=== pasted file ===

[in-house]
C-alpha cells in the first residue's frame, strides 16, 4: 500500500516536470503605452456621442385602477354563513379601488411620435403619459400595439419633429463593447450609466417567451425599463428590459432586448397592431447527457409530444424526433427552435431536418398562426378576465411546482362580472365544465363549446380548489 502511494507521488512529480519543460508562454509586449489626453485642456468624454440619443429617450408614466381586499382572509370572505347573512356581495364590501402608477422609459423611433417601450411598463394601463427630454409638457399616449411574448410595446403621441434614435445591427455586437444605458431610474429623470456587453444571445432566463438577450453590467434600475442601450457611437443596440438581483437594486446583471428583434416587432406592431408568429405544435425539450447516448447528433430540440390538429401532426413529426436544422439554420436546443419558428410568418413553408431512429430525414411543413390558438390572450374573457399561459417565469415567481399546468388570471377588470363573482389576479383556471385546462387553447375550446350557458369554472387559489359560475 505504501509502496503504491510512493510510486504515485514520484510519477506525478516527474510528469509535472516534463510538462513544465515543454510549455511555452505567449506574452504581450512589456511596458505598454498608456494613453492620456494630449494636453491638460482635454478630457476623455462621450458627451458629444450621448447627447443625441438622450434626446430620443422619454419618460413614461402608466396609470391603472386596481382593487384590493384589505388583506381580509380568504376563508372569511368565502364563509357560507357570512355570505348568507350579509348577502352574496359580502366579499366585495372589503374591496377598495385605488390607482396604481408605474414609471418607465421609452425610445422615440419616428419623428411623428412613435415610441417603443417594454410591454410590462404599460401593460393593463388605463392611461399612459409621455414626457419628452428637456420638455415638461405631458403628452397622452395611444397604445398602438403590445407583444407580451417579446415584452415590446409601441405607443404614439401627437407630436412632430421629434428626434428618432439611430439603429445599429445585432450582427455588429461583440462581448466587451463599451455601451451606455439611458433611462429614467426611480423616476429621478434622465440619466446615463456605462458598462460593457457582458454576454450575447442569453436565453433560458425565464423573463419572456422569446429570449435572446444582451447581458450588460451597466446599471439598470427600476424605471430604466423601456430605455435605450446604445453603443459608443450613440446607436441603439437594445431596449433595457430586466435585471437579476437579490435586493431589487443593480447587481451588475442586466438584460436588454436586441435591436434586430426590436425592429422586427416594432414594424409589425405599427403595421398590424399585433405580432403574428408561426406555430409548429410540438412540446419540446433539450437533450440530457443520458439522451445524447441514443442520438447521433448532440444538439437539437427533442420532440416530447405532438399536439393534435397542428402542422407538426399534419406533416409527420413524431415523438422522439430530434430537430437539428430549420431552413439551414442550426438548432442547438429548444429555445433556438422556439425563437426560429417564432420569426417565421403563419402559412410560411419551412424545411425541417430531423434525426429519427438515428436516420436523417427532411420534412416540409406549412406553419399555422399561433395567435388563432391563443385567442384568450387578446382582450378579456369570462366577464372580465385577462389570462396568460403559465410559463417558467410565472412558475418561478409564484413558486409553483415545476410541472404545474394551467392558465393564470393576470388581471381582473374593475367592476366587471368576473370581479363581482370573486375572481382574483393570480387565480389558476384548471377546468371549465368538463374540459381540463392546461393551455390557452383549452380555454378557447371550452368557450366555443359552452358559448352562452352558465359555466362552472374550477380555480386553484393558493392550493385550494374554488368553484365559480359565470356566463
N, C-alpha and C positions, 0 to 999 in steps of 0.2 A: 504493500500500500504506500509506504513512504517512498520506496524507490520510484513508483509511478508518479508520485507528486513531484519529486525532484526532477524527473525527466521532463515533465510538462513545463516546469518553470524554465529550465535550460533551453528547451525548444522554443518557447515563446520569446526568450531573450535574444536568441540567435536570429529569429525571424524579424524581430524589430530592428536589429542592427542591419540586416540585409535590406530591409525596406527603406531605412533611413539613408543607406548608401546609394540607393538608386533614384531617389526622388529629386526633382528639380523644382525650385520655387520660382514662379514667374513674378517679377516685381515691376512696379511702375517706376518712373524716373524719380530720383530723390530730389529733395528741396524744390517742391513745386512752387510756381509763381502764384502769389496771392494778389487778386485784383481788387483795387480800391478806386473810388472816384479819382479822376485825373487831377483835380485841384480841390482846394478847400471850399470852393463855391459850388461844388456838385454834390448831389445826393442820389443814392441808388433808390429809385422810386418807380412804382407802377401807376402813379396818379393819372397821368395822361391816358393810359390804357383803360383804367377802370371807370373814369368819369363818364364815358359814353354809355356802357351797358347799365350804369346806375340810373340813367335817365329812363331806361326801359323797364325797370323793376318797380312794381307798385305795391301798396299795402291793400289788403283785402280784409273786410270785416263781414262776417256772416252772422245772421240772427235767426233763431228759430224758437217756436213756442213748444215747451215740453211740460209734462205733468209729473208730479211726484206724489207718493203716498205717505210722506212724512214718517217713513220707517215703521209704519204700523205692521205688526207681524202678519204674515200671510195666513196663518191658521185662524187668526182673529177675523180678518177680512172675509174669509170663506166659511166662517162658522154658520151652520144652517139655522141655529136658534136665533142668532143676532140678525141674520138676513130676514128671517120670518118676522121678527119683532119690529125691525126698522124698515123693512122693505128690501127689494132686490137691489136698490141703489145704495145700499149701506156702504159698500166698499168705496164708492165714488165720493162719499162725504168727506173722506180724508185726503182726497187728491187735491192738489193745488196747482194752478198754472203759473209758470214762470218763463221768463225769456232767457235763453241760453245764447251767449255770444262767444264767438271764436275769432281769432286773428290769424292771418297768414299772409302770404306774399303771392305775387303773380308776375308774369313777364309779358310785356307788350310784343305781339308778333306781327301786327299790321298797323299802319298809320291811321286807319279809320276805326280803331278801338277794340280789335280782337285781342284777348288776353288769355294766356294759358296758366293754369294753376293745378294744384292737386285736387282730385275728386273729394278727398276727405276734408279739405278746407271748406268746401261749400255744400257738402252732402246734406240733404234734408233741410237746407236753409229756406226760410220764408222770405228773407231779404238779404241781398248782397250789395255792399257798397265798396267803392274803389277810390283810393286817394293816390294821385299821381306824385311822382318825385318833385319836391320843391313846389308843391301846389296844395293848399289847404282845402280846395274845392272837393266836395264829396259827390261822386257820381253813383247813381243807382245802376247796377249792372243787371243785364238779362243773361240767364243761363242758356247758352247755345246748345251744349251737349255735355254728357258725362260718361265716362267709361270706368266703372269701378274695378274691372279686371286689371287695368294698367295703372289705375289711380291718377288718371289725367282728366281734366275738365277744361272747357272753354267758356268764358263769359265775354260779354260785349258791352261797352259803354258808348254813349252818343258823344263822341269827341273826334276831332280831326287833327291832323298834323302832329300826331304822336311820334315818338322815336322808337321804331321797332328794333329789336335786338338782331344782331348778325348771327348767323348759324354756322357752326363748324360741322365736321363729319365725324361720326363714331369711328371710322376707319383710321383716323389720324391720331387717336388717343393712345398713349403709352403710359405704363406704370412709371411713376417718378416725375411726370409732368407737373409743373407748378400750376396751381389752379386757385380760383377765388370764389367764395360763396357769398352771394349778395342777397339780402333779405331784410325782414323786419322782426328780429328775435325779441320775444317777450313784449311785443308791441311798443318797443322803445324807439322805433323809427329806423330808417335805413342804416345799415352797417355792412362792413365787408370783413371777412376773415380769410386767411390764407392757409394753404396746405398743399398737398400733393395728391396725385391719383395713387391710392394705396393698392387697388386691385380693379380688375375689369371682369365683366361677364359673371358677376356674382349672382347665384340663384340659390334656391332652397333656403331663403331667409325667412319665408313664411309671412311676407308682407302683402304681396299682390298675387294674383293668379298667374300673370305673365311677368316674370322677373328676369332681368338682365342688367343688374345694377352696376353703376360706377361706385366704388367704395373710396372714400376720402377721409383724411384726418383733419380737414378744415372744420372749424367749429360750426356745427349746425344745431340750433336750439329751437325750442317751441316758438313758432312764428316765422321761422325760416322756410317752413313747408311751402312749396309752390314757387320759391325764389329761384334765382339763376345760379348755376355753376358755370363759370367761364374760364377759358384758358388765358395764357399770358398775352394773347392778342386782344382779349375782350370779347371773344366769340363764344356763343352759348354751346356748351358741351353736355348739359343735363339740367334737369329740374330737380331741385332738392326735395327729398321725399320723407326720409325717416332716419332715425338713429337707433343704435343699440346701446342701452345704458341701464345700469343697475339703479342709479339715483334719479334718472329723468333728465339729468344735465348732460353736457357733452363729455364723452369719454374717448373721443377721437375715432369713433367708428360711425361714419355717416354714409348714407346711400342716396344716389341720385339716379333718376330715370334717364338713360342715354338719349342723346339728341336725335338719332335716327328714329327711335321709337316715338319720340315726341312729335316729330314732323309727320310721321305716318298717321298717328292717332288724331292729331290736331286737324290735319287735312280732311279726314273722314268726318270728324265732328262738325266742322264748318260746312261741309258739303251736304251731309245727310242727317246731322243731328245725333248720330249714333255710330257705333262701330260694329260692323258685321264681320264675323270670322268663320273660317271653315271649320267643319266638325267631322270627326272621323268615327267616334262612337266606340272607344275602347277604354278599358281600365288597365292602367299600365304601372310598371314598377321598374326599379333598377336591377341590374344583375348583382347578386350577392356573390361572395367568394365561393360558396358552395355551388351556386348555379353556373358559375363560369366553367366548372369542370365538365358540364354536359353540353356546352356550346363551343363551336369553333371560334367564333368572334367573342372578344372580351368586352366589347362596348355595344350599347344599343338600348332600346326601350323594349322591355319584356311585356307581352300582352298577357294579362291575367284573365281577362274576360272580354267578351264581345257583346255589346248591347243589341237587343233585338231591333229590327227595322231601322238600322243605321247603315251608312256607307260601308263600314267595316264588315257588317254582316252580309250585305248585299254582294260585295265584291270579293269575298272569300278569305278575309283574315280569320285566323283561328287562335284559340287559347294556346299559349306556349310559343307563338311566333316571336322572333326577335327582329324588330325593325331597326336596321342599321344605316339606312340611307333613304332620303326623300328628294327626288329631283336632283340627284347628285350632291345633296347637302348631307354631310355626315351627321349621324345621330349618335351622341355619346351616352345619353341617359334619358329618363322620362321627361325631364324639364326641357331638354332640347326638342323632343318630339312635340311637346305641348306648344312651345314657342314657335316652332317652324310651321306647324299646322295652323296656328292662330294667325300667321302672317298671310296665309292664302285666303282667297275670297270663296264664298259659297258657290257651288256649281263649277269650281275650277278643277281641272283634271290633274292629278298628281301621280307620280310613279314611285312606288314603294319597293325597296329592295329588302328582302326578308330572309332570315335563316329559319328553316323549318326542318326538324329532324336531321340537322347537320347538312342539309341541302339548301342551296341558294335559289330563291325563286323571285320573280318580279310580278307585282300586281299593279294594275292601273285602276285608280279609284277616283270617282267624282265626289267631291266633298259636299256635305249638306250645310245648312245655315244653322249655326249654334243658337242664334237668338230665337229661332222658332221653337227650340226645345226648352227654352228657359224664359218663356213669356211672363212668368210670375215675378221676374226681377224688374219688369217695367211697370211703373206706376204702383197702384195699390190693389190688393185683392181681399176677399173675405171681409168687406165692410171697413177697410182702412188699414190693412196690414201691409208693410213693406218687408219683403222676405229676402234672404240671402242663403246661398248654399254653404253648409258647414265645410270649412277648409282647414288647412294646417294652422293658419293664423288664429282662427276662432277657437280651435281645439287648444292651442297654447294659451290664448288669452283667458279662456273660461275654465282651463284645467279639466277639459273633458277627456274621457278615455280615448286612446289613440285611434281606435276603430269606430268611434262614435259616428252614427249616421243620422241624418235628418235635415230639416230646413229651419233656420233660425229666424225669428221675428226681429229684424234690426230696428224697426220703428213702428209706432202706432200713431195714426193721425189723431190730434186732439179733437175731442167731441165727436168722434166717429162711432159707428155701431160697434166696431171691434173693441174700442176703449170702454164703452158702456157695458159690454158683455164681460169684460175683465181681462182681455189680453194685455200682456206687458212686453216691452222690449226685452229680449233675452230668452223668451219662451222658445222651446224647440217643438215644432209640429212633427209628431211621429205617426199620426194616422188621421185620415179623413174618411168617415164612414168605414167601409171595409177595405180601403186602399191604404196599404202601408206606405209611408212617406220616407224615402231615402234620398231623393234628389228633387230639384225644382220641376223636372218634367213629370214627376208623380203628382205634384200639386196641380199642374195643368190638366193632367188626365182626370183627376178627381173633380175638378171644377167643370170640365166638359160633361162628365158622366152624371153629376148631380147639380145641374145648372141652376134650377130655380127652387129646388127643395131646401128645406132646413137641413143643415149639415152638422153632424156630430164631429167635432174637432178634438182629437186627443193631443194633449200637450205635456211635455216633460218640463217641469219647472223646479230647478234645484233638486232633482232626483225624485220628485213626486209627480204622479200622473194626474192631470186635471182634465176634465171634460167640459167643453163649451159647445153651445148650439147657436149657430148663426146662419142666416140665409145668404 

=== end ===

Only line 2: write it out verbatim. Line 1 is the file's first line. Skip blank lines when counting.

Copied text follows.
C-alpha cells in the first residue's frame, strides 16, 4: 500500500516536470503605452456621442385602477354563513379601488411620435403619459400595439419633429463593447450609466417567451425599463428590459432586448397592431447527457409530444424526433427552435431536418398562426378576465411546482362580472365544465363549446380548489 502511494507521488512529480519543460508562454509586449489626453485642456468624454440619443429617450408614466381586499382572509370572505347573512356581495364590501402608477422609459423611433417601450411598463394601463427630454409638457399616449411574448410595446403621441434614435445591427455586437444605458431610474429623470456587453444571445432566463438577450453590467434600475442601450457611437443596440438581483437594486446583471428583434416587432406592431408568429405544435425539450447516448447528433430540440390538429401532426413529426436544422439554420436546443419558428410568418413553408431512429430525414411543413390558438390572450374573457399561459417565469415567481399546468388570471377588470363573482389576479383556471385546462387553447375550446350557458369554472387559489359560475 505504501509502496503504491510512493510510486504515485514520484510519477506525478516527474510528469509535472516534463510538462513544465515543454510549455511555452505567449506574452504581450512589456511596458505598454498608456494613453492620456494630449494636453491638460482635454478630457476623455462621450458627451458629444450621448447627447443625441438622450434626446430620443422619454419618460413614461402608466396609470391603472386596481382593487384590493384589505388583506381580509380568504376563508372569511368565502364563509357560507357570512355570505348568507350579509348577502352574496359580502366579499366585495372589503374591496377598495385605488390607482396604481408605474414609471418607465421609452425610445422615440419616428419623428411623428412613435415610441417603443417594454410591454410590462404599460401593460393593463388605463392611461399612459409621455414626457419628452428637456420638455415638461405631458403628452397622452395611444397604445398602438403590445407583444407580451417579446415584452415590446409601441405607443404614439401627437407630436412632430421629434428626434428618432439611430439603429445599429445585432450582427455588429461583440462581448466587451463599451455601451451606455439611458433611462429614467426611480423616476429621478434622465440619466446615463456605462458598462460593457457582458454576454450575447442569453436565453433560458425565464423573463419572456422569446429570449435572446444582451447581458450588460451597466446599471439598470427600476424605471430604466423601456430605455435605450446604445453603443459608443450613440446607436441603439437594445431596449433595457430586466435585471437579476437579490435586493431589487443593480447587481451588475442586466438584460436588454436586441435591436434586430426590436425592429422586427416594432414594424409589425405599427403595421398590424399585433405580432403574428408561426406555430409548429410540438412540446419540446433539450437533450440530457443520458439522451445524447441514443442520438447521433448532440444538439437539437427533442420532440416530447405532438399536439393534435397542428402542422407538426399534419406533416409527420413524431415523438422522439430530434430537430437539428430549420431552413439551414442550426438548432442547438429548444429555445433556438422556439425563437426560429417564432420569426417565421403563419402559412410560411419551412424545411425541417430531423434525426429519427438515428436516420436523417427532411420534412416540409406549412406553419399555422399561433395567435388563432391563443385567442384568450387578446382582450378579456369570462366577464372580465385577462389570462396568460403559465410559463417558467410565472412558475418561478409564484413558486409553483415545476410541472404545474394551467392558465393564470393576470388581471381582473374593475367592476366587471368576473370581479363581482370573486375572481382574483393570480387565480389558476384548471377546468371549465368538463374540459381540463392546461393551455390557452383549452380555454378557447371550452368557450366555443359552452358559448352562452352558465359555466362552472374550477380555480386553484393558493392550493385550494374554488368553484365559480359565470356566463